Editor’s Note: This article originally appeared in National Underwriter, P&C.

Tropical Storm Hermine, the eighth named storm of the Atlantic hurricane season, is making its way through Texas after making landfall in northern Mexico.

The National Hurricane Center (NHC) reported this morning that Hermine had maximum sustained winds of 60 mph and was located about 10 miles southwest of Harlingen, Texas, and 20 miles northwest of Brownsville, Texas, near the Mexican border.

The NHC predicts four-to-eight inches of rainfall, with the possibility of up to 12 inches in some areas. In addition, there could be some flash floods and storm surge could raise water levels by as much as two-to-four feet above ground level in south Texas.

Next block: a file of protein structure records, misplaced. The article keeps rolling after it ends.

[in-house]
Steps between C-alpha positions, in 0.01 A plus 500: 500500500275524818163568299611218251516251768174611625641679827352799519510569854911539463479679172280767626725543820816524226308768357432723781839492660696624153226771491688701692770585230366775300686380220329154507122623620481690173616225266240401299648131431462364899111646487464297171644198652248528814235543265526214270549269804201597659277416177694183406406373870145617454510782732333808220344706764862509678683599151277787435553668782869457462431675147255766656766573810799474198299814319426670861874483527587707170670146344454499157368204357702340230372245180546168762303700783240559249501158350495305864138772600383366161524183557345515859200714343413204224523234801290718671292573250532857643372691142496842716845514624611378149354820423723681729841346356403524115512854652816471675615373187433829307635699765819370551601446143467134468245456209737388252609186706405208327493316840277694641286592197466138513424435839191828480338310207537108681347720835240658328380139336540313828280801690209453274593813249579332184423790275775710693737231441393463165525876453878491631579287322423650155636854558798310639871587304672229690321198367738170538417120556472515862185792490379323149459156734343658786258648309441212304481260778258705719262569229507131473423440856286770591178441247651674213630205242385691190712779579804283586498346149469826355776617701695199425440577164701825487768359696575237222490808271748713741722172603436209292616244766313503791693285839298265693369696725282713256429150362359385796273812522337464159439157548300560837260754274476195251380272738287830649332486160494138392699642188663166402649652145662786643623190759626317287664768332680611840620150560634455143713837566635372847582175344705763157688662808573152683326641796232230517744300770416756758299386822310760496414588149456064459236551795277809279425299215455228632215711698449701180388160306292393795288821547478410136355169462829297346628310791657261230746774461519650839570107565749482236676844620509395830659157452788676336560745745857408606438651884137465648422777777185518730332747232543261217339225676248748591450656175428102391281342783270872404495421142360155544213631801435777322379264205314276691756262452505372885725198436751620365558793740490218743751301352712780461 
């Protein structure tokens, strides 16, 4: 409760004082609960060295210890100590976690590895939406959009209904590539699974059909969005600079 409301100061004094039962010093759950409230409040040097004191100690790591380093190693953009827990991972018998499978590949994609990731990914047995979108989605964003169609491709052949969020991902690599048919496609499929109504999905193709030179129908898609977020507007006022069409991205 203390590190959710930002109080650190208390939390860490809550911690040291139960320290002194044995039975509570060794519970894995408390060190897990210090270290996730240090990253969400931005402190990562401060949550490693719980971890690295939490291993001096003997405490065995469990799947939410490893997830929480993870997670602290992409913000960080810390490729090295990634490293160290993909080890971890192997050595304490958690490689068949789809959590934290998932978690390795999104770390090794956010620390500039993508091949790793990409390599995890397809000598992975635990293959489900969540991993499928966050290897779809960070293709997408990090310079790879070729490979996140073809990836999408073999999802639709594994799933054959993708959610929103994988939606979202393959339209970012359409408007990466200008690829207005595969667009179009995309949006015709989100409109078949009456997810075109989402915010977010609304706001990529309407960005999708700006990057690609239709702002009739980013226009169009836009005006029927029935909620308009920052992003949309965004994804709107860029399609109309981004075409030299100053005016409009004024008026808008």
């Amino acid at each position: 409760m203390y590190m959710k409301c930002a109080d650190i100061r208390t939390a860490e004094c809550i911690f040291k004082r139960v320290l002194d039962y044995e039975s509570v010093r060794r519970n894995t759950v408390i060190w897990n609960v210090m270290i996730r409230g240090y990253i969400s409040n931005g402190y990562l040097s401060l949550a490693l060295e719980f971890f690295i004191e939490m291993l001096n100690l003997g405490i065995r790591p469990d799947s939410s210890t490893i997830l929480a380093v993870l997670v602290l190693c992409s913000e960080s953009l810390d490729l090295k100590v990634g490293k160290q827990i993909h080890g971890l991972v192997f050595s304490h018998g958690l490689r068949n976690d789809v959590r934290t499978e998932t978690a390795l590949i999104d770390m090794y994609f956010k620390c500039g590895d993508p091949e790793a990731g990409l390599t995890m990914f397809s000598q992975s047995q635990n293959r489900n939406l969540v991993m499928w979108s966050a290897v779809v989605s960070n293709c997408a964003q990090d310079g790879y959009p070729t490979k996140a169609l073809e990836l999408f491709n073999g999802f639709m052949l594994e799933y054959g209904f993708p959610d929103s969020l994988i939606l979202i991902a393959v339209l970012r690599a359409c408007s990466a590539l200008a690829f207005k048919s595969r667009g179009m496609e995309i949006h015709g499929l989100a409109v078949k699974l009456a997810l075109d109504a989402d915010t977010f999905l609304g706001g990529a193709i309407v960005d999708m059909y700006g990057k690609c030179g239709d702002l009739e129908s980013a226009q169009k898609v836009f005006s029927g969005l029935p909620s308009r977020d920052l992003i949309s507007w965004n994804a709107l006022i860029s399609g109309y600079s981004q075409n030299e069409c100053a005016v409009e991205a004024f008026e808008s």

Isolated tornadoes are possible along the lower and middle Texas coastline. NHC says the storm should weaken to a tropical depression later today.

Local reports in Texas said tens of thousands of people were without power due to the storm.

According to modeler AIR Worldwide, Hermine formed in the extreme southwestern portion of the Gulf of Mexico late Sunday and tracked north-northwest, making landfall in Mexico in the vicinity of the U.S. border on Monday night. Its intensification was limited due to the short period from its genesis to landfall, AIR said.

Modeler Risk Management Solutions said the average eighth named storm of the Atlantic hurricane season occurs on or around September 20, using statistics since 1950. But looking at storms since 1995, the average eighth named storm would form on September 8.

National Underwriter, part of Summit Business Media’s P&C Magazine Group, which includes Claims.